How do I politely tell my neighbours their loud sex is keeping me awake?

·5-min read
How do I politely tell my neighbours their loud sex is keeping me awake - R. Fresson / A Human Agency
How do I politely tell my neighbours their loud sex is keeping me awake - R. Fresson / A Human Agency

Dear A&E,

A couple in their 50s have just moved in next door – and they are driving me mad. They have really noisy sex and it’s waking me up in the night and I lie there fuming. I want to post a letter through their door to tell them to be considerate and I would never behave in this way, but my lovely husband says that would be rude. I just think it’s beyond the pale.

– Sleepless in London

Dear Sleepless,

t sounds to us like you’re not sure what is making you angrier: the noise or the sex. Sleep is precious… so natural, yet so elusive. We are constantly making sacrifices to the sleep gods in the hope that there will be a solid eight hours in our futures. In our dreams. And noise, when it whistles into our homes, is such an unwelcome invader. Let’s face it, unless you have a specific proclivity, listening to other people having sex is never particularly edifying. And it is awkward to raise the subject – it’s a manners minefield.

Emilie once went away to a wedding with her small baby in tow – staying in a ye olde Tudor inn. The couple next door started the first night by having unbelievably noisy drunken and seemingly endless sex. Already deranged and sleep deprived, Emilie – a chronic people-pleaser with a horror of confrontation – caught up with them at breakfast and, baby strapped to her chest, told them that the walls were very thin and that she could hear “everything”.

She told herself at the time that it was because she would want to know if the entire floor could hear her having sex, as well as the fact that it disrupted her sleep. Anyway the woman took umbrage and pointedly ignored her for the rest of the weekend, bad-mouthing her and calling her a prude who was only concerned with her pathetic beauty sleep. Emilie is still traumatised. But that was a weekend. This is your life, Sleepless, and they will keep on having their fun until you snap. And, when you snap, everything will come out wrong.

Remember that they almost certainly have no clue about the soundtrack they are providing. When we are in our houses and have a shouting match, smash a plate or dance late and loud in the kitchen, we assume it is private. We generally have no idea that any of it leaks out for people to judge.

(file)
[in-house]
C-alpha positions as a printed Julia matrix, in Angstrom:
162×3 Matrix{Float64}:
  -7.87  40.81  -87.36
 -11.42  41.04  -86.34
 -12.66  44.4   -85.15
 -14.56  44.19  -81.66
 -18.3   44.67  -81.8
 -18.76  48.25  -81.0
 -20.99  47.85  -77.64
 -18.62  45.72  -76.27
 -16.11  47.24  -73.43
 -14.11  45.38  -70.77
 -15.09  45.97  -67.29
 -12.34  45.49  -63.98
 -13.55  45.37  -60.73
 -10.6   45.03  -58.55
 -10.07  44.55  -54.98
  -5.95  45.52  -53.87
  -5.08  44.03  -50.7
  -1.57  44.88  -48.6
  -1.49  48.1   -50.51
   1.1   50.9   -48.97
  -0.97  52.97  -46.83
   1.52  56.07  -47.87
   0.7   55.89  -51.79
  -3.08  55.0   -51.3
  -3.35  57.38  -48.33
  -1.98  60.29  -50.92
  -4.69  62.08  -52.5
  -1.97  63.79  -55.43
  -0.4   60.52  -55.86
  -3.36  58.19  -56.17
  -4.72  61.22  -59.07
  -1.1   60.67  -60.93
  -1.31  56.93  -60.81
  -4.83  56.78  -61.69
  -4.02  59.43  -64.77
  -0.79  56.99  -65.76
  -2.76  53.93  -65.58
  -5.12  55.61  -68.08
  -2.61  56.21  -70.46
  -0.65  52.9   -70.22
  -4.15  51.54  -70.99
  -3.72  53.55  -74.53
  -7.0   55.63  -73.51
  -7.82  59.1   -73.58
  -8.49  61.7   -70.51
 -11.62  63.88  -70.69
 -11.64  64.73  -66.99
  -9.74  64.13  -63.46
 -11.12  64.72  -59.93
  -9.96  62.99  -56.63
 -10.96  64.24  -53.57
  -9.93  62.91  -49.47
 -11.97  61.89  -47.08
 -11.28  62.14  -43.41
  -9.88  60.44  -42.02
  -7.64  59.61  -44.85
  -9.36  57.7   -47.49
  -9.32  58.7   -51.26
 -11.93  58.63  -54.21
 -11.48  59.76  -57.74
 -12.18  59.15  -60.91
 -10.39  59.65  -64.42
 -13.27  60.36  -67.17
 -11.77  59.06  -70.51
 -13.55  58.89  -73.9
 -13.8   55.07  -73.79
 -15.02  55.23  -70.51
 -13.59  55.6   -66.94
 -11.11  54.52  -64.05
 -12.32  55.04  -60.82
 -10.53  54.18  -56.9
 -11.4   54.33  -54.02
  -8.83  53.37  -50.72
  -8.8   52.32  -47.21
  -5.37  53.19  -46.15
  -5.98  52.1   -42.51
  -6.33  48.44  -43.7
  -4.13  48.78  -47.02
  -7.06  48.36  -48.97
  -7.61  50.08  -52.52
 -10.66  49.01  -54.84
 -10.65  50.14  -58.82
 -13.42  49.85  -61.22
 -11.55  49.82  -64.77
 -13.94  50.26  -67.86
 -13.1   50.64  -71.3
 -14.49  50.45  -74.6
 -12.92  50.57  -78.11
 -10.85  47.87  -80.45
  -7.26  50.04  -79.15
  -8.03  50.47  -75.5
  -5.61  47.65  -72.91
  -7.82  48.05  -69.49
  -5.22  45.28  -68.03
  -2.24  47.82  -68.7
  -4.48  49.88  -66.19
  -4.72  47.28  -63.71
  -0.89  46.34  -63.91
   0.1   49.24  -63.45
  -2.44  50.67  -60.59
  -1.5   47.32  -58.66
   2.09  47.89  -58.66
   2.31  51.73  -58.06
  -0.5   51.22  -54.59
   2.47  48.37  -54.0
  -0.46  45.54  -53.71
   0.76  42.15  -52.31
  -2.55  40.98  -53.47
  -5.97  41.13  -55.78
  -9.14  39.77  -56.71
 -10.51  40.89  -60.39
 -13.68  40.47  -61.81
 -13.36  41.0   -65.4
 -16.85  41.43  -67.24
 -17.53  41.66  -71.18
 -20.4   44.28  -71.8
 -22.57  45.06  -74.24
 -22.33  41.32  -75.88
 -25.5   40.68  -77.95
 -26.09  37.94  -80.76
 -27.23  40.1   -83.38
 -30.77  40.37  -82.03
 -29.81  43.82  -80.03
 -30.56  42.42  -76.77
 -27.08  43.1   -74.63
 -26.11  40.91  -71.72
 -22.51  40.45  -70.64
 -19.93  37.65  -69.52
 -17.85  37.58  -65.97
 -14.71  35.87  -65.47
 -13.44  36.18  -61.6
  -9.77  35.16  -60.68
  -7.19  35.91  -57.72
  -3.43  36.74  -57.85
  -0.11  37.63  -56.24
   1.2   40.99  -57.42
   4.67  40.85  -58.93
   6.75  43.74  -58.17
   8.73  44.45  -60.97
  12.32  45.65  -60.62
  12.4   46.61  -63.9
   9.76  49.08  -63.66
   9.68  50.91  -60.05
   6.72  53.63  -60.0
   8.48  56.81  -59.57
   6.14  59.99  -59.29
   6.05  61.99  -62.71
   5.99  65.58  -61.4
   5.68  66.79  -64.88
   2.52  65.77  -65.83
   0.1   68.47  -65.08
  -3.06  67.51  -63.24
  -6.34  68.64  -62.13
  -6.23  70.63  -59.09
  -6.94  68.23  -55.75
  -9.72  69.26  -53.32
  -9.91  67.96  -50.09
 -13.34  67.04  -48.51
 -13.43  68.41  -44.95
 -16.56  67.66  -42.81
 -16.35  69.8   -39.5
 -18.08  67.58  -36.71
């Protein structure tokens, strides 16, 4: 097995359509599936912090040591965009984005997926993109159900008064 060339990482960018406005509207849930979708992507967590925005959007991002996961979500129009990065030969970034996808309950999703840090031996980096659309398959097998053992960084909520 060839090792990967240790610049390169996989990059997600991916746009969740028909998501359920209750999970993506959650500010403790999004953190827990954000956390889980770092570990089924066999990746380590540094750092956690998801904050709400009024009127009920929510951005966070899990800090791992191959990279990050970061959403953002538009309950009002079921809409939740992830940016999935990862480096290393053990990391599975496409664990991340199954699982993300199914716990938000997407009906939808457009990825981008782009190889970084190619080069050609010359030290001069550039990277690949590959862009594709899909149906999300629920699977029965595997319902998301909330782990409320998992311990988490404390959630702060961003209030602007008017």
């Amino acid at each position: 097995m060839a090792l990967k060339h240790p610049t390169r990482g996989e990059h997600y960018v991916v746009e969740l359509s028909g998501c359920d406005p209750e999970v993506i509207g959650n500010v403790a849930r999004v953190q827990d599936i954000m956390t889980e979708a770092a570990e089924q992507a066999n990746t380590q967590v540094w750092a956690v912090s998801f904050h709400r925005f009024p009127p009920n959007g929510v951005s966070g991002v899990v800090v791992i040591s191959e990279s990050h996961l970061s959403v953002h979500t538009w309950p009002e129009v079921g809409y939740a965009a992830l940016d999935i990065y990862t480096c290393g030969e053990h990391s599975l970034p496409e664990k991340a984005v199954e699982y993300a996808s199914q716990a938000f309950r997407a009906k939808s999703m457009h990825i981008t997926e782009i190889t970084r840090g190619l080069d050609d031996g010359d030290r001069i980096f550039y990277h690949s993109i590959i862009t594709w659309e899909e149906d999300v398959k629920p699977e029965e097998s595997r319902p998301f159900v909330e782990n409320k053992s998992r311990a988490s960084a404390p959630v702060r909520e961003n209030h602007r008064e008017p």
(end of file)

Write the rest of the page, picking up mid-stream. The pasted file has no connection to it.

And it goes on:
So perhaps write a note and deliver it. Something like: “I am delighted you are having such a lovely time and are so happy. I just wanted to let you know that we can hear everything – but please keep having a brilliant time. I just know that I would want to know.” You could even chuck in a bottle of wine to show generosity of spirit rather than censorship or disapproval.

Easy. Unless (we are only going to say this once and then we need never speak of it again) the reason why you are furious is that it is shining a light on how you feel about your own sex life. Sorry. Annoyingly, things that make us fume have triggered something within us – touched a nerve.

Their sex life is not your sex life, which doesn’t make it obscene or wrong. Even though we’d rather not hear, it’s nice to know that people are out there in the world having a lovely time. Unless, of course, we are not happy ourselves. Emilie is naturally non-confrontational. And when she thinks back to that wedding, she wonders whether she overrode that and found herself moved to complain because the couple next door were free, while she was a new mother and a little bit lost. Their wild abandon reminded her that she had made a different bed and was lying in it, panicked, vulnerable – and sleepless.

If you think this might be true, then you absolutely should still write the note and leave the champagne, but also use it as an opportunity to take a little look at whether you are missing something for yourself. Is this mere noise nuisance or a sign that you are craving a little wild abandon? And if so… it’s a sign. Time to grab it with both hands, Sleepless. Give them a run for their money…

More from the Midults:

What readers advised in response to last week's problem: My doctor refuses to believe I'm menopausal at 47 – and keeps giving me antidepressants

@Pam Smith: 'Tell your GP you want a menopause specialist referral then go on the balance app and show him the current NICE guidelines that your GP must follow. If he refuses either ask for a second opinion or, if necessary, point out that his failing to follow those guidelines may result in having to contact the GMC. Bet you'll get a referral then!'

@LizHarrison: Make an appointment with a female doctor. I took evening primrose capsules. Someone suggested ST John's Wort but it's very strong stuff I wouldn't touch it. Apparently particularly dangerous if you are prone to headaches. So I stuck one leg out of the bed at night (a friend's advice) put a notebook at the side of the bed for after midnight lightbulb moments ref work, the hamster was a godsend as I could pootle in there watch her on her wheel and offer her a treat. If you cannot sleep sip a small glass of water, watch a little TV for a few minutes. You will in due course find that after a day's work and looking after everyone at home, when you sit down you nod-off for half an hour anyway.'

Our goal is to create a safe and engaging place for users to connect over interests and passions. In order to improve our community experience, we are temporarily suspending article commenting